In early 2016, Jeff Rogers, CEO of Big Green IT, and his dozen or so employees all took a field trip from their office in Rocklin to Roseville Community School to gift 12 new laptops to the school’s computer lab. In September 2016 and again in August 2017, he and his team also donated time for network setup and installation of wi-fi for Harvest Ridge Placer Academy in Rocklin. Both donations played to the strengths of his small company, Rogers says, since the charitable acts allowed him to donate time and resources instead of a lump financial gift.
“Their old computers were five, six, seven years old,” he says of the equipment at Roseville Community School. “They couldn’t even do what they needed them to do. One teacher, I think she cried twice. They couldn’t have afforded to do that for the kids.”
Rogers says his company, which provides corporate IT services, proves even small businesses can make a significant impact. “We’re a small team taking on big projects,” he says.
“Great companies identify something larger than transactions to provide purpose and meaning,” Rosabeth Moss Kanter, a Harvard business professor, wrote in a 2011 Harvard Business Review article. “Great companies work to make money, of course, but in their choices of how to do so, they think about building enduring institutions. They invest in the future while being aware of the need to build people and society.”
Why Businesses Should Give Back
When search engine giant Google began doing business in the early 2000s, founders Sergey Brin and Larry Page gave their employees a now-famous directive: “Don’t Be Evil.”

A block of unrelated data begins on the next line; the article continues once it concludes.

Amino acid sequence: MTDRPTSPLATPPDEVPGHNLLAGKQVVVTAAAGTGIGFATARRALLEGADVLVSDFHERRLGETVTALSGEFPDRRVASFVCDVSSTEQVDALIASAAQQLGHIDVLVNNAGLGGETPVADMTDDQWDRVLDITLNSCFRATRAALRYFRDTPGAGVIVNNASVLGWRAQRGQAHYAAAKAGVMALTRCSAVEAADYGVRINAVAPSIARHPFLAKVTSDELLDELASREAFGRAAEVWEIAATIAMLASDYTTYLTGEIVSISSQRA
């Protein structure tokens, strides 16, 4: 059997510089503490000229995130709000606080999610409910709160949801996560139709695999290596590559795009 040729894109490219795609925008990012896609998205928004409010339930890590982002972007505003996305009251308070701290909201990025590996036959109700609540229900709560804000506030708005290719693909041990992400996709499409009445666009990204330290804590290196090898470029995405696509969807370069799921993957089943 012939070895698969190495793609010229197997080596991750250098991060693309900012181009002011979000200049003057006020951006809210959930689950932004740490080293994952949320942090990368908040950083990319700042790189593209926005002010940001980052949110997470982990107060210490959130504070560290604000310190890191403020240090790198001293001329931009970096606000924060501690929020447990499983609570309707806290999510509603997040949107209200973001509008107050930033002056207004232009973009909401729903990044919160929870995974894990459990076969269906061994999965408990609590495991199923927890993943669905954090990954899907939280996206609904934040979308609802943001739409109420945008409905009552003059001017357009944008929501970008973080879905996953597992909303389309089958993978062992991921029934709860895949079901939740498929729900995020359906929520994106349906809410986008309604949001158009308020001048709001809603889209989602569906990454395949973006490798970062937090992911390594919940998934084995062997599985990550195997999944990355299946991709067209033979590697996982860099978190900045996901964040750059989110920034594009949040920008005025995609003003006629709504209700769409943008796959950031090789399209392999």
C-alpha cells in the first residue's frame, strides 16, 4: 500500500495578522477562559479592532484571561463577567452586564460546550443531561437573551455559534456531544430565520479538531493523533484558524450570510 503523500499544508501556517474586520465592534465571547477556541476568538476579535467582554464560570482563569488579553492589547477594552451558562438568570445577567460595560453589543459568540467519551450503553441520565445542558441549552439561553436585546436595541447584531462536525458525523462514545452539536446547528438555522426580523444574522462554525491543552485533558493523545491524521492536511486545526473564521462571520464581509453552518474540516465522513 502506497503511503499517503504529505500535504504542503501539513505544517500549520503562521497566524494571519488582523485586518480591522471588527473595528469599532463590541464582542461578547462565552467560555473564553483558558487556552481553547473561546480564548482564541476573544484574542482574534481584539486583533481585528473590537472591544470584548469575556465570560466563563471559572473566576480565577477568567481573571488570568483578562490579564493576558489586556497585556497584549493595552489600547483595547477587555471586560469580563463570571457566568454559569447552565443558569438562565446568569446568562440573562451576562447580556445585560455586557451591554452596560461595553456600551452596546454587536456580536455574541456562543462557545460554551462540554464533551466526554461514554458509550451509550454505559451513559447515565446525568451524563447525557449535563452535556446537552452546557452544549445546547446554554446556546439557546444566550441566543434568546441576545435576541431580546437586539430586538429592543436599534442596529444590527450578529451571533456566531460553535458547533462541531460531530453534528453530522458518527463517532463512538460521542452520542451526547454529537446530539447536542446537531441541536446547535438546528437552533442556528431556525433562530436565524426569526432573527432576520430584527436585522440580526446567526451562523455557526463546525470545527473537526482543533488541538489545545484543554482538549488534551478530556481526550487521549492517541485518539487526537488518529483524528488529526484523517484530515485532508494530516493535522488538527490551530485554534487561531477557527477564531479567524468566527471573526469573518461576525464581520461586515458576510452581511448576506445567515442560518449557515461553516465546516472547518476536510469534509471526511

The simple motto proved to be pervasive in the culture of the fledgling company, and is still embedded in its employee code of conduct today. Though what “evil” implies is intentionally left open to individual interpretation, the basic message is clear: Don’t prioritize gains over empathy.
According to a Forbes article, a 2013 study by private consulting firm Reputation Institute found that consumers are driven to recommend, work at or buy from a particular company based on the company’s reputation a whopping 60 percent of the time. The other 40 percent depends on what the company actually does. So, a customer’s perception of your business can be even more important than the day-to-day reality of your business operations.
The idea of corporate social responsibility has been around for hundreds of years. American business magnates of the 18th and 19th century often turned their eyes toward philanthropy in their sunset years, setting a precedent for modern moguls. Oftentimes, the most fiscally-successful companies of today are those that have embraced a culture of giving back to the community that helped them grow, encouraging their employees to do the same. But the first hurdle is deciding what form of philanthropy to support.